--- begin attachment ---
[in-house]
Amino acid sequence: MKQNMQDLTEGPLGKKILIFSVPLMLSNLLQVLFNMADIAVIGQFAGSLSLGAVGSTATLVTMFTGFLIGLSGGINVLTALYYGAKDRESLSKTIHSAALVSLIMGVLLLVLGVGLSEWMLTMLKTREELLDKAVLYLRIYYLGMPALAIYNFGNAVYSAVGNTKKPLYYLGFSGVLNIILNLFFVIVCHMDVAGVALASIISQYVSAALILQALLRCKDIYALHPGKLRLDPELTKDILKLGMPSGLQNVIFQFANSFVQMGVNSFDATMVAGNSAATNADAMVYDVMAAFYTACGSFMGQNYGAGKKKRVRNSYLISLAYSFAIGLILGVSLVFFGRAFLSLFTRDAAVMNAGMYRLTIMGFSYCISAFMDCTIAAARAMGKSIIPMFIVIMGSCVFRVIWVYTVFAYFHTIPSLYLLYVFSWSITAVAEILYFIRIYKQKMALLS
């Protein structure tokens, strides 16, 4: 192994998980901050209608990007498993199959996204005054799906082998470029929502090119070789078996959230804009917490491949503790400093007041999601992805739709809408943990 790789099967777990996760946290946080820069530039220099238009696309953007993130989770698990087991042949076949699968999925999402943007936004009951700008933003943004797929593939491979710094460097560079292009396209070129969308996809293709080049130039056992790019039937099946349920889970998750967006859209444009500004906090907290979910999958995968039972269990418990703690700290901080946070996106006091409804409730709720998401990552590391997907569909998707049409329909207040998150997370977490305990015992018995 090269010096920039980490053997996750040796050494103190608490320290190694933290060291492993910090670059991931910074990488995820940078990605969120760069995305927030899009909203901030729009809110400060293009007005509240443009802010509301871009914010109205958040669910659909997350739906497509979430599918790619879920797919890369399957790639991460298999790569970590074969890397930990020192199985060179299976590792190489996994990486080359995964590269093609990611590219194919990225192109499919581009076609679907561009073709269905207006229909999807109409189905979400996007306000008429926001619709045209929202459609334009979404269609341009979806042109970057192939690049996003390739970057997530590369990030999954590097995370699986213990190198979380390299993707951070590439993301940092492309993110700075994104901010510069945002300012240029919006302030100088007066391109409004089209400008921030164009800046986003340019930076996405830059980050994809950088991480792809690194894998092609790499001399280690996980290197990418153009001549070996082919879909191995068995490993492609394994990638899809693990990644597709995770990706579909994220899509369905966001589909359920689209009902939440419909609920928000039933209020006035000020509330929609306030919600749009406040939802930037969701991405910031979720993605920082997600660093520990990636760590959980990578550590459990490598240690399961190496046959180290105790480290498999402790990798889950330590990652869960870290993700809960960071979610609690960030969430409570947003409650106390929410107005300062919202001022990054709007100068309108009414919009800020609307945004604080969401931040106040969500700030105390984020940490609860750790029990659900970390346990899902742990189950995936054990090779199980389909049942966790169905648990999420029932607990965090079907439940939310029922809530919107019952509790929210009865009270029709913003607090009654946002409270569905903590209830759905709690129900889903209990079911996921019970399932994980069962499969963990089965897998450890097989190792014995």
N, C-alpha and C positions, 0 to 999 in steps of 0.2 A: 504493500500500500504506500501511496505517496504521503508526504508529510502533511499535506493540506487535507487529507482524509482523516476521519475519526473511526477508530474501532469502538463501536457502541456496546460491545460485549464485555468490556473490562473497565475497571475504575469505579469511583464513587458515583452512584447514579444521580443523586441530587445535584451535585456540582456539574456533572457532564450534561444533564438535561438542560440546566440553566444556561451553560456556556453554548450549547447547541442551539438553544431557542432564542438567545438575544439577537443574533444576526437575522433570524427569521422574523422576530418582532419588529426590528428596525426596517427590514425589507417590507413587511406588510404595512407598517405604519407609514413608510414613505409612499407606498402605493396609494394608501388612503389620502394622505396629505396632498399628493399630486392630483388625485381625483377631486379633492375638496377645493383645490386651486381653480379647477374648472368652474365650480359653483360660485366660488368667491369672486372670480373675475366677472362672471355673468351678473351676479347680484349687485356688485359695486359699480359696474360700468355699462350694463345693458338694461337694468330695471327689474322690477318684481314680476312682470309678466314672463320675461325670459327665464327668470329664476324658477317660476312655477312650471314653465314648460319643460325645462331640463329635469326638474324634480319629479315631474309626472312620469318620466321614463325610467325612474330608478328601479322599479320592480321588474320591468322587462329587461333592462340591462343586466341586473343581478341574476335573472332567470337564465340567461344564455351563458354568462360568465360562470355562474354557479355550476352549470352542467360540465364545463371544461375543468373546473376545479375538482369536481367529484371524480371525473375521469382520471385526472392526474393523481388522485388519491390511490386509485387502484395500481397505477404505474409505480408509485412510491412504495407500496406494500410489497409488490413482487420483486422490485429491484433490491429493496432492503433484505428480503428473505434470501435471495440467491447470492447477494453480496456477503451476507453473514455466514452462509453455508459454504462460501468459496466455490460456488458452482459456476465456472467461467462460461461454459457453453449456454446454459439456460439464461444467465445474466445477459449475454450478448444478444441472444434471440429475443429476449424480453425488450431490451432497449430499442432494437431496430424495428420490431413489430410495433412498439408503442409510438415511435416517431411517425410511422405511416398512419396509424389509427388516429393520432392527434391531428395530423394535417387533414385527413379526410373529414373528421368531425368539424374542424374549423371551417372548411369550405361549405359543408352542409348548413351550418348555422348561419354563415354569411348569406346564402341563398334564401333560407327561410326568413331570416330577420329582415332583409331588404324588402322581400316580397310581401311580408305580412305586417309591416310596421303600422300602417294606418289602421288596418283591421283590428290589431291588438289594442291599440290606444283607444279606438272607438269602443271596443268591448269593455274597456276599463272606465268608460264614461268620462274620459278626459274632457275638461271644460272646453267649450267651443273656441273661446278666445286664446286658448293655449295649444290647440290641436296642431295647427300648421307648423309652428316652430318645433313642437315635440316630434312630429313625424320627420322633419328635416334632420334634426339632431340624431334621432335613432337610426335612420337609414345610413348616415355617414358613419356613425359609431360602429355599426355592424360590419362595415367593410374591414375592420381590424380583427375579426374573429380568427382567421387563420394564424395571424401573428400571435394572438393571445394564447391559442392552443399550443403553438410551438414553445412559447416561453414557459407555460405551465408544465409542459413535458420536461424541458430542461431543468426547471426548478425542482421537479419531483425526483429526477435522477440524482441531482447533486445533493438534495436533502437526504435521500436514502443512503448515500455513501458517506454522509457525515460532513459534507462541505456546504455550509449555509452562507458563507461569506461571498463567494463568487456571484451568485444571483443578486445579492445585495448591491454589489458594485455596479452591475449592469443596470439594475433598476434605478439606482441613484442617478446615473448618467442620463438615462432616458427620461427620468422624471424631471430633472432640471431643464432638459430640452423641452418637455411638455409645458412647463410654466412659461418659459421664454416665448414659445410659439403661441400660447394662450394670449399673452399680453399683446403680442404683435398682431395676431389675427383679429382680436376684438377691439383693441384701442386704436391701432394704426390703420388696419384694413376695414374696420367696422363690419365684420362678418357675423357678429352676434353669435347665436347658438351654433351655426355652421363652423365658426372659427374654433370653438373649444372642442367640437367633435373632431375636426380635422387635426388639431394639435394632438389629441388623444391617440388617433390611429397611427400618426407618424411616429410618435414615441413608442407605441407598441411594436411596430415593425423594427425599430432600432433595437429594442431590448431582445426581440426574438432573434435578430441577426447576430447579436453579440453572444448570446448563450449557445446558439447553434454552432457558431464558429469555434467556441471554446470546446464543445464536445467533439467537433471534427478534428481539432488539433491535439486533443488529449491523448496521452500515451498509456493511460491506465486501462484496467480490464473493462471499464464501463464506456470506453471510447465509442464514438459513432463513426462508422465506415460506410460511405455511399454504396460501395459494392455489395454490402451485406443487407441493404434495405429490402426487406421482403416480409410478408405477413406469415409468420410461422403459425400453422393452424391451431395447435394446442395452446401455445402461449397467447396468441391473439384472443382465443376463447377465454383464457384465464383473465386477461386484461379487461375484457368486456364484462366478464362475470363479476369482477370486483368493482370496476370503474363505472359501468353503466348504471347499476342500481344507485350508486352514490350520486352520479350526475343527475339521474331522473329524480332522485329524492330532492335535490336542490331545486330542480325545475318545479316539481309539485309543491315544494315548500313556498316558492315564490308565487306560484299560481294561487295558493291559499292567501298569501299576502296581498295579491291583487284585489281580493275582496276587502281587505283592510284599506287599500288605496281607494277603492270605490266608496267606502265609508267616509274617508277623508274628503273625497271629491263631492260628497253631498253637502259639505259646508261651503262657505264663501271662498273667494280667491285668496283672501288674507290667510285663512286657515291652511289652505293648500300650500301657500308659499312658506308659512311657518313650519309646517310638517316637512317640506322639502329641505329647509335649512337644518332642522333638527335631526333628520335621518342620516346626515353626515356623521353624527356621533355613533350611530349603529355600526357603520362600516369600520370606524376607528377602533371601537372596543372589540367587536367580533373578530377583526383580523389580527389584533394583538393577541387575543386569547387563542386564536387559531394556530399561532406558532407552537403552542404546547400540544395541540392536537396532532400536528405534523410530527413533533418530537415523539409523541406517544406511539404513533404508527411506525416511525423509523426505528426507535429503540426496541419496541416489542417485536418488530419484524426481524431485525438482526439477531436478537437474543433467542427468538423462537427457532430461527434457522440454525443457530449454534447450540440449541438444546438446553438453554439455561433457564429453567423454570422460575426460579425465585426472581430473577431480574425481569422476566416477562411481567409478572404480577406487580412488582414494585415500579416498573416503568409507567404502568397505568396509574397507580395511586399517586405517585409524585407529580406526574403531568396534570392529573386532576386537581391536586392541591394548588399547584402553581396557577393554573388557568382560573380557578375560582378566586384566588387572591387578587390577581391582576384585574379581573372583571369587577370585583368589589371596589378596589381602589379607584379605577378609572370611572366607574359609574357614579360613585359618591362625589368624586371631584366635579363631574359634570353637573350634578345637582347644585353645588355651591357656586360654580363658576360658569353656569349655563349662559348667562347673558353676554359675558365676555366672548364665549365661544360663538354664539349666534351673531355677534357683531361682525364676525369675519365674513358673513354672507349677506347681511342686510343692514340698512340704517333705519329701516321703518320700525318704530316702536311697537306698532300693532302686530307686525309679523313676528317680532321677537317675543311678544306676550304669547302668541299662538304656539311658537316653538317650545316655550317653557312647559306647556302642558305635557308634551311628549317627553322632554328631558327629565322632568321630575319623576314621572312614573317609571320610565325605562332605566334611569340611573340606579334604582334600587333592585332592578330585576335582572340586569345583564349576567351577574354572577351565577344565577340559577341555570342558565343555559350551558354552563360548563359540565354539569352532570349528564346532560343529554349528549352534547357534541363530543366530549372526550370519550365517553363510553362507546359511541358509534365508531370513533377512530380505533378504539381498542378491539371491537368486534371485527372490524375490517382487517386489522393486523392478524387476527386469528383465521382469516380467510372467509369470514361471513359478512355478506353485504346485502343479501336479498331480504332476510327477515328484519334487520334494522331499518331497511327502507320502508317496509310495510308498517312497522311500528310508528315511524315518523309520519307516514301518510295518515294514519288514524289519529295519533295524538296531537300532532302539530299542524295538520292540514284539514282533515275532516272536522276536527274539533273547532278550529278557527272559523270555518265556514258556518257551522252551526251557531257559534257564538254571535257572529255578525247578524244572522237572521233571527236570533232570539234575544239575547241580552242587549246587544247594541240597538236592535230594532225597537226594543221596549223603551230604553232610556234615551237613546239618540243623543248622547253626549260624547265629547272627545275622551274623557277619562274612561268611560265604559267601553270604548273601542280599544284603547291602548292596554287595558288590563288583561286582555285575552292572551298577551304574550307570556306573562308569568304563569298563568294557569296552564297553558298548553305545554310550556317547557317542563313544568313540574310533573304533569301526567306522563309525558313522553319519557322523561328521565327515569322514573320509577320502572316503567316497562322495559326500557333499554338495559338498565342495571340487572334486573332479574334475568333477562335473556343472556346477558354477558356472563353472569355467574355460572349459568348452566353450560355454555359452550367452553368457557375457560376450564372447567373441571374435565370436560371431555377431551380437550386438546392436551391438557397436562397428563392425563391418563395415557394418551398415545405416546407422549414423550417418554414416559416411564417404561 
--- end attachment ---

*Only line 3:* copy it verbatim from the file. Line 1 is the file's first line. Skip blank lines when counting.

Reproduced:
């Protein structure tokens, strides 16, 4: 192994998980901050209608990007498993199959996204005054799906082998470029929502090119070789078996959230804009917490491949503790400093007041999601992805739709809408943990 790789099967777990996760946290946080820069530039220099238009696309953007993130989770698990087991042949076949699968999925999402943007936004009951700008933003943004797929593939491979710094460097560079292009396209070129969308996809293709080049130039056992790019039937099946349920889970998750967006859209444009500004906090907290979910999958995968039972269990418990703690700290901080946070996106006091409804409730709720998401990552590391997907569909998707049409329909207040998150997370977490305990015992018995 090269010096920039980490053997996750040796050494103190608490320290190694933290060291492993910090670059991931910074990488995820940078990605969120760069995305927030899009909203901030729009809110400060293009007005509240443009802010509301871009914010109205958040669910659909997350739906497509979430599918790619879920797919890369399957790639991460298999790569970590074969890397930990020192199985060179299976590792190489996994990486080359995964590269093609990611590219194919990225192109499919581009076609679907561009073709269905207006229909999807109409189905979400996007306000008429926001619709045209929202459609334009979404269609341009979806042109970057192939690049996003390739970057997530590369990030999954590097995370699986213990190198979380390299993707951070590439993301940092492309993110700075994104901010510069945002300012240029919006302030100088007066391109409004089209400008921030164009800046986003340019930076996405830059980050994809950088991480792809690194894998092609790499001399280690996980290197990418153009001549070996082919879909191995068995490993492609394994990638899809693990990644597709995770990706579909994220899509369905966001589909359920689209009902939440419909609920928000039933209020006035000020509330929609306030919600749009406040939802930037969701991405910031979720993605920082997600660093520990990636760590959980990578550590459990490598240690399961190496046959180290105790480290498999402790990798889950330590990652869960870290993700809960960071979610609690960030969430409570947003409650106390929410107005300062919202001022990054709007100068309108009414919009800020609307945004604080969401931040106040969500700030105390984020940490609860750790029990659900970390346990899902742990189950995936054990090779199980389909049942966790169905648990999420029932607990965090079907439940939310029922809530919107019952509790929210009865009270029709913003607090009654946002409270569905903590209830759905709690129900889903209990079911996921019970399932994980069962499969963990089965897998450890097989190792014995």